What the Scots don’t want you to know

Denise Mosbach, Thursday, April 4, 2013 , 390 Views

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Imagine the following: you’re having a few beers in the local pub and someone challenges you to play a round of ‘colf’. So you collect your club, which looks a lot like a heavy duty version of the hockey stick. You and your opponent agree on a target: the church door in the next village, some 10 miles down the road. The aim is to get to that door in as few hits as possible. You manage to hit a passer-by and a few windows along the way, but you don’t let that spoil the fun. This extremely popular sport was in no doubt the predecessor of golf – although the Scots contest this but they are wrong of course.

How the story continues? Well, at some point the Brussels’ magistrates had had enough. The number of injured people and broken windows increased dramatically and colf was banned from within the city walls. But quitting was not an option for the colf fanatics. That's when the cleanly cut fairways started to emerge and the clumsy and heavy wooden balls were replaced by much smaller ones (and we do owe the Scots for that). The game, quite literally, took flight.
When golf became the new tennis in the nineties, golf courses started popping up like mushrooms in the Netherlands. Lucky for those who long back for the days that golf was still a sport for the happy few, there are still a few elite golf clubs left. My personal favourite is probably the Koninklijke Haagsche Golf & Country Club, established in 1893. Not only is it the oldest golf course in the country, it is also beautifully landscaped with 18 holes in challenging dune terrain just a stone’s throw away from The Hague. A good second on my list is the Noordwijkse Golfclub, ranked number 5 on the list of best golf courses in the world. Situated near the sea with a unique panorama, this course is a joy to play. The same goes for the Kennemer Golf & Country Club. The great thing about this course is the impressive clubhouse. Enjoy a drink – preferably a Scotch – and you will soon forget all about the bunkers you’ve visited.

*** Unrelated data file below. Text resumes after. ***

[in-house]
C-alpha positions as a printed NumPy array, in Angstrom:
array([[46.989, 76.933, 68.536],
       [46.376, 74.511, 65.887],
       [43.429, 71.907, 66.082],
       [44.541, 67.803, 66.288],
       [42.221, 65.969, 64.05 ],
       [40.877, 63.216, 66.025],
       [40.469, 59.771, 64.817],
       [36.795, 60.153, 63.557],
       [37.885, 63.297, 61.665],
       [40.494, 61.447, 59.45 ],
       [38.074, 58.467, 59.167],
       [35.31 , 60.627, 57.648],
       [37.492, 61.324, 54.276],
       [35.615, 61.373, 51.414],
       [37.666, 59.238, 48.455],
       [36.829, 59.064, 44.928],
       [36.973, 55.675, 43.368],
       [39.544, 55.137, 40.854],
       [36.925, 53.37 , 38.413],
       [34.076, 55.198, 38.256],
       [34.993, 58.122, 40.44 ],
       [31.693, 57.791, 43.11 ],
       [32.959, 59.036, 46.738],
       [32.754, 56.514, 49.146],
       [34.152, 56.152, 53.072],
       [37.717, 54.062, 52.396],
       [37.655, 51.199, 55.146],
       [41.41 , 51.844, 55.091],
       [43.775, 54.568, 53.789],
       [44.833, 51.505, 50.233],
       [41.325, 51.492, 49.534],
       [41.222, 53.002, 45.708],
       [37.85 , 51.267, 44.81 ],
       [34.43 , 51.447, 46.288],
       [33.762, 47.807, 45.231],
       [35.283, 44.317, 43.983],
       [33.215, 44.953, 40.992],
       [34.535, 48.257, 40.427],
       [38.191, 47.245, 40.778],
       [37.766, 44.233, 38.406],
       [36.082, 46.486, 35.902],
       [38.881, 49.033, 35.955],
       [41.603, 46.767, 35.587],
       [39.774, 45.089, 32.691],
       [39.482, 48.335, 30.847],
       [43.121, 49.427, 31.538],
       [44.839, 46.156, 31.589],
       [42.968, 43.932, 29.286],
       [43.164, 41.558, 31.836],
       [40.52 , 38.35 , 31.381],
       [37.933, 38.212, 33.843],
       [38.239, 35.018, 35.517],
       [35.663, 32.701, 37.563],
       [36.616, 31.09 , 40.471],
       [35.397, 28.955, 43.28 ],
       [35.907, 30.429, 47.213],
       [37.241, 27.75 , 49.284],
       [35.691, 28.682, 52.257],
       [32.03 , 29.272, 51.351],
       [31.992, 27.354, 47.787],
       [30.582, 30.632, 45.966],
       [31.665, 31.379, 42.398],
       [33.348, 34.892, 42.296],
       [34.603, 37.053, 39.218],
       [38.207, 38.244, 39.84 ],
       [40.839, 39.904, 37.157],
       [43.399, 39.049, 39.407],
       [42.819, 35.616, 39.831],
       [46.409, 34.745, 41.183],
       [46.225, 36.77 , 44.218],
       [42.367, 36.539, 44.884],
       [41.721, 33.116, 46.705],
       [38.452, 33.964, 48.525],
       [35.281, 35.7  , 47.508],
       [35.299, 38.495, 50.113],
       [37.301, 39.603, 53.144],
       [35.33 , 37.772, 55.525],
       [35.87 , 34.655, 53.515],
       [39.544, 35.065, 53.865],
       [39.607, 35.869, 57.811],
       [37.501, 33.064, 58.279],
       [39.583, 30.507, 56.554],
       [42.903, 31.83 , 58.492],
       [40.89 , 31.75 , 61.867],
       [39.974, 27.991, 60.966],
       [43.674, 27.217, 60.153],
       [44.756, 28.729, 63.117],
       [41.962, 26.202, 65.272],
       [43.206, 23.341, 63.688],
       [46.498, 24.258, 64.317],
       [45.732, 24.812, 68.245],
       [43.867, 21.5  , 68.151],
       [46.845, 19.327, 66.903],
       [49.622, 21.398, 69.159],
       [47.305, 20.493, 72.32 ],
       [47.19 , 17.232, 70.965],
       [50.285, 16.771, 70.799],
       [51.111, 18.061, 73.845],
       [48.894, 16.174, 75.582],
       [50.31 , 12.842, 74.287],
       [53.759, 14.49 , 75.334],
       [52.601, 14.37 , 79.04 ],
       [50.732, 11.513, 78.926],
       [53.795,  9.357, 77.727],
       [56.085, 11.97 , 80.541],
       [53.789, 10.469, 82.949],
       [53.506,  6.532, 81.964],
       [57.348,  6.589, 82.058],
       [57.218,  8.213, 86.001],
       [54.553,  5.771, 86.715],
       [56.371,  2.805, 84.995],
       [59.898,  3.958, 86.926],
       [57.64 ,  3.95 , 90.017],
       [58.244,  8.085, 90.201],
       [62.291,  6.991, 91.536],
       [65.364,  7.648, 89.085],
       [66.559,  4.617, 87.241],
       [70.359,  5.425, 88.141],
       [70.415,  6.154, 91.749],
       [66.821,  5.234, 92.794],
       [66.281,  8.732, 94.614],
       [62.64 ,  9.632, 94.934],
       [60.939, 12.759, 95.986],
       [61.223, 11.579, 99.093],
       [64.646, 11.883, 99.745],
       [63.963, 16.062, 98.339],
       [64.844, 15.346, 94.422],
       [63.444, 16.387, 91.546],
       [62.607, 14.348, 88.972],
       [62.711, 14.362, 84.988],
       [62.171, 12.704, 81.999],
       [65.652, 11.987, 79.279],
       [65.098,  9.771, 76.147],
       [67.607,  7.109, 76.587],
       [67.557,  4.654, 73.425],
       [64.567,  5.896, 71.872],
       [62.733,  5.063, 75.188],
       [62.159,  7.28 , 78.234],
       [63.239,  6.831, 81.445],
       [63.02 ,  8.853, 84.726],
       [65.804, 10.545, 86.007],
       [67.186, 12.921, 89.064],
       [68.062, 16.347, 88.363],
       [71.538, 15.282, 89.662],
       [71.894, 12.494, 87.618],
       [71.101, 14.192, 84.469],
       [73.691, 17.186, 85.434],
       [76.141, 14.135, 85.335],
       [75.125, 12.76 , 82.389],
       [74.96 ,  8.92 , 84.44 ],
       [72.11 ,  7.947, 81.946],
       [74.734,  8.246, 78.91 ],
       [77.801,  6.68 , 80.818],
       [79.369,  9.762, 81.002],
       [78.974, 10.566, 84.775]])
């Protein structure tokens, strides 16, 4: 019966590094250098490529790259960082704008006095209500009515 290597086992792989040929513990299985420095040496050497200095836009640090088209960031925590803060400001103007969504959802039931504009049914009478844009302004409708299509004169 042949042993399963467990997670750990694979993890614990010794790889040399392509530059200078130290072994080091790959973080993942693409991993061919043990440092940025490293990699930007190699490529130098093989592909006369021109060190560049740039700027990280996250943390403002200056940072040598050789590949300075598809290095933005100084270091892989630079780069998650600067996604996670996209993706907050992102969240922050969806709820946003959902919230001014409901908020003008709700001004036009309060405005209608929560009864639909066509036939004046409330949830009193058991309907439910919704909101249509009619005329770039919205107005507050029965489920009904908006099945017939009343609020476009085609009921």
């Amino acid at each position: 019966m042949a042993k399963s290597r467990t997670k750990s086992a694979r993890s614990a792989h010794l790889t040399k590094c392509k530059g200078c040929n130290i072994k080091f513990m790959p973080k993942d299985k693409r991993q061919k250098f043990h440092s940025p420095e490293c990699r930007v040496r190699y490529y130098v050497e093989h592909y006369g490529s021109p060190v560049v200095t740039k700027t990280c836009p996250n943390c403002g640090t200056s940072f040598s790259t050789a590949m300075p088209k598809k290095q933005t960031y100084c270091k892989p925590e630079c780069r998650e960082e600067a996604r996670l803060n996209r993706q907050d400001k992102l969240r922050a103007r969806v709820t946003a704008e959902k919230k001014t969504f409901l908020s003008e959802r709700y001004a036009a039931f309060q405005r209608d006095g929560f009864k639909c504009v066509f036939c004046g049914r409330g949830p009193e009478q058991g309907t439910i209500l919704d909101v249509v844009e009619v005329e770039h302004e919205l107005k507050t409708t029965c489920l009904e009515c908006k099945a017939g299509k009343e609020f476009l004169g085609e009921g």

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What the Scots don’t want you to know